A better man

“You make me want to be a better man.”

Those were the words that Jack Nicholson said to Helen Hunt in the spectacular film As Good As It Gets. She responded by telling him that it might have been the best compliment she’d ever received. I didn’t fully understand what he meant until recently.

That statement pretty much sums up how I feel about my partner. I came to the conclusion this weekend that he’s a better person that I am, as I watched his heart break over the situation with our neighbor. He’s been through this type of thing before when he weathered the loss of his grandmother several years ago, yet he never stopped allowing himself to love. Even though he knows the pain that we have to endure when someone we love is separated from us by death or circumstances, he never once tried to protect himself from it.

I’ve watched him interact with her on many occasions, feeling my heart nearly burst with pride as he embodied patience and compassion. He would sit with her for hours on end as she recounted stories from her long life, not only listening, but remembering the details to tell me later.

After visiting with her at the hospital Friday evening, we discovered that no one from her family was going to spend the night with her. This would have been her first night alone, and we knew that she was feeling rather fragile mentally and physically. Her own son didn’t think it was necessary for anyone to stay and since I had to work the next morning, I didn’t volunteer.

As we left the hospital, Honey informed me that he wanted to stay with her. We went to get some dinner before returning to the hospital to give her the news. Her face lit up as he told her that she wouldn’t have to stay alone and she admitted that she really didn’t want to.

As I drove home it suddenly occurred to me that he is a much better person than I am. Where I had resisted doing what needed to be done, he had volunteered. While he doesn’t consider himself a very religious person, he had exhibited very Christ-like behavior.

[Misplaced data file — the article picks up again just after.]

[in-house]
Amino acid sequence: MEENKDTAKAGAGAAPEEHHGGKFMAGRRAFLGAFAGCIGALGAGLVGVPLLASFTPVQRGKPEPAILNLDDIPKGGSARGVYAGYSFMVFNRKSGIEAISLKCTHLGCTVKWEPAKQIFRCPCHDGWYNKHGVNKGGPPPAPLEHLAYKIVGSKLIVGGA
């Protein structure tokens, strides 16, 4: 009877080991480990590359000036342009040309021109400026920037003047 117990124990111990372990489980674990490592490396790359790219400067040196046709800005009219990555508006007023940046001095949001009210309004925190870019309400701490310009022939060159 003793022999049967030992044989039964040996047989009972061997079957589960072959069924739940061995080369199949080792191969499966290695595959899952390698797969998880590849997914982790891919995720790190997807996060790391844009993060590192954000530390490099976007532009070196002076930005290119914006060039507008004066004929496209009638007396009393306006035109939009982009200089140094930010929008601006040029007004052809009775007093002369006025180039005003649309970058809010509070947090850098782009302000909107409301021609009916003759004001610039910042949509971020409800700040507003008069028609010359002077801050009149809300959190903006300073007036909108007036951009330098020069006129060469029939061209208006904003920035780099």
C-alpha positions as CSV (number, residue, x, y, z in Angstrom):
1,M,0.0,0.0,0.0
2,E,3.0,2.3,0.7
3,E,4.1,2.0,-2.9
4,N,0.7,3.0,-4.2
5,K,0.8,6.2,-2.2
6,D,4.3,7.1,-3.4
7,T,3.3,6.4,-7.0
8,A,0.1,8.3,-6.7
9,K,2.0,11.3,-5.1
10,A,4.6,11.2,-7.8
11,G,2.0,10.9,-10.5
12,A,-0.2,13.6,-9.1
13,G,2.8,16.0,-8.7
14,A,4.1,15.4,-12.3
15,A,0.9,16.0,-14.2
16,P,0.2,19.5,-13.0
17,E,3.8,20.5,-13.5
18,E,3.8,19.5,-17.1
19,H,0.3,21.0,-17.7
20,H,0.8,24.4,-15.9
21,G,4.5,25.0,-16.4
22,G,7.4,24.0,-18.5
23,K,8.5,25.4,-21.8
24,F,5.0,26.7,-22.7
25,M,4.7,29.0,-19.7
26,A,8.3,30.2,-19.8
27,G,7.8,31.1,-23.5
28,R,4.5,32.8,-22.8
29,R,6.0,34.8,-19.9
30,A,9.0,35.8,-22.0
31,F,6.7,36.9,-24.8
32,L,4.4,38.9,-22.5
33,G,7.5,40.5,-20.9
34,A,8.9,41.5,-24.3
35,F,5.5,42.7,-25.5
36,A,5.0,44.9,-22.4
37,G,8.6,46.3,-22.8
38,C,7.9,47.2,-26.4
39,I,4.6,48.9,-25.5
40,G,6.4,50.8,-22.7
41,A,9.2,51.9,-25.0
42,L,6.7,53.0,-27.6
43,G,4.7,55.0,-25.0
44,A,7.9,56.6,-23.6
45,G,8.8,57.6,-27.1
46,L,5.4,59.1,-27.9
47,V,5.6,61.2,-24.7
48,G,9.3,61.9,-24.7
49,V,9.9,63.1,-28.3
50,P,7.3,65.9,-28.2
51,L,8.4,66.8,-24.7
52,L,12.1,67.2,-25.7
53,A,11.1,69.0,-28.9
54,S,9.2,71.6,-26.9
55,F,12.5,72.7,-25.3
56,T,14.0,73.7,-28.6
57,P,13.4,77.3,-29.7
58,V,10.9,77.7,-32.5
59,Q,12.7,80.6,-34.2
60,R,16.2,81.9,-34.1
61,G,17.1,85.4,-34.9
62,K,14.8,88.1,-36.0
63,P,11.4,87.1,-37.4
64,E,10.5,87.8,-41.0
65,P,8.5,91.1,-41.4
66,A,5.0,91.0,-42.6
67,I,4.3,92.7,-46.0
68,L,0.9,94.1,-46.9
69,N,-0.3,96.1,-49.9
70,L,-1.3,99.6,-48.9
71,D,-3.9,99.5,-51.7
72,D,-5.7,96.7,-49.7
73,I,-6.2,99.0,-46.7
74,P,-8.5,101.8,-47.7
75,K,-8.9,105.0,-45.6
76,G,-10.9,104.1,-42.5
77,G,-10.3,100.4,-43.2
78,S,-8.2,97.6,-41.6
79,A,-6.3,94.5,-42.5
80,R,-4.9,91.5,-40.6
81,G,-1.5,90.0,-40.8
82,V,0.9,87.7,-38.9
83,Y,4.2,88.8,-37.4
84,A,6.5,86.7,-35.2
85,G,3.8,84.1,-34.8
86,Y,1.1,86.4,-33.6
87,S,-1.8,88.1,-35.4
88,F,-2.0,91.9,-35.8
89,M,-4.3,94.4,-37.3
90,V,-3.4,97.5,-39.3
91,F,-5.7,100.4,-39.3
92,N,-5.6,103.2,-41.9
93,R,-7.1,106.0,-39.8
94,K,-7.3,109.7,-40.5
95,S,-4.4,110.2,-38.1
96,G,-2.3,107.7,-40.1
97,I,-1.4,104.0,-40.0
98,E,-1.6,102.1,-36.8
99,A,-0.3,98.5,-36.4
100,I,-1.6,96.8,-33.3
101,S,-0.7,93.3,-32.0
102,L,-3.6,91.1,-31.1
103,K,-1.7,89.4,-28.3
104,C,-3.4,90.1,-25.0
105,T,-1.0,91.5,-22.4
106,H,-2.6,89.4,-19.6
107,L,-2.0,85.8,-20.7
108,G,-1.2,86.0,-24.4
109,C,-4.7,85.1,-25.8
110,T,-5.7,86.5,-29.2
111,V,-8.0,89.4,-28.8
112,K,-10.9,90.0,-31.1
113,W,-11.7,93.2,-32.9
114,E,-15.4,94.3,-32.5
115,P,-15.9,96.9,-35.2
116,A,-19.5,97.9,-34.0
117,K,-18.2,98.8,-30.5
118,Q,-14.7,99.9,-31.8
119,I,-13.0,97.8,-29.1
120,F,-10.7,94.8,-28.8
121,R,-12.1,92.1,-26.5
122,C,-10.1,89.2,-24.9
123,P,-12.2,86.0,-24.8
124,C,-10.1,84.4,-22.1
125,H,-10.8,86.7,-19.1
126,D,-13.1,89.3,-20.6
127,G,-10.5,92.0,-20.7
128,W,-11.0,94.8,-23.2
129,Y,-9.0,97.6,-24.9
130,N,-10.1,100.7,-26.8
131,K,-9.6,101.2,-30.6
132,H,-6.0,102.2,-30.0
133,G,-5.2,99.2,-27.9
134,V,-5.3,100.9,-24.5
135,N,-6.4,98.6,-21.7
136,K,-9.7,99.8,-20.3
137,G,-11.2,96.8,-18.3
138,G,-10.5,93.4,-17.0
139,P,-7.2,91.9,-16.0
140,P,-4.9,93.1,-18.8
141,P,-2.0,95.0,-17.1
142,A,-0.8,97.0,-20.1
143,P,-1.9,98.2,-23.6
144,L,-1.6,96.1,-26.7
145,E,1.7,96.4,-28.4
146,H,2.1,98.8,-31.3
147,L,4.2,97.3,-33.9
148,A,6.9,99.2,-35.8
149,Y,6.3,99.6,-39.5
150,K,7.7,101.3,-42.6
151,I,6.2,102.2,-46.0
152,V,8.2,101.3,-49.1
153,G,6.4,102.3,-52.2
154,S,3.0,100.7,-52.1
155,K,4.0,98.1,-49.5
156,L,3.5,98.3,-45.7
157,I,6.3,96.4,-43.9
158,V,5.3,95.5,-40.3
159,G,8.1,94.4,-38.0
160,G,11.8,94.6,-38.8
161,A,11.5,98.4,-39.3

So, it is with great pride and love that I say to my partner, “You make me want to be a better man.”

Author: Brian

Blogger. Bookworm. Michael Jackson fanatic. Lives in Kentucky with partner of 12 years and three fabulous felines.

5 thoughts on “A better man”

  1. I remember the first night we met Alan, 2 years ago. I said something about the neighbor and he said, “I love that woman”. Since most of you don’t know Alan personally, let me add that he only uttered about a dozen words during the several hours we spent together, so that statement meant alot.

    That last part of your post reminds me of soemthing that we did years ago. We would skip church one Sunday each year to take my great-grandmother and invilid great-aunt (both on my dad’s side) Christmas shopping. One time my mom told the pastor that she felt a little remorse about skipping church and he told her, “very few Christian deeds take place in a pew”.

  2. The one criteria i have for love of any kind is how it makes me want to be a better man. I know that when I like myself better in the company of another, I have found love in that relationship regardless of what kind of relationship that is. Truly you are a good man for seeing and understanding that from your relationship with another, you can be a better man.


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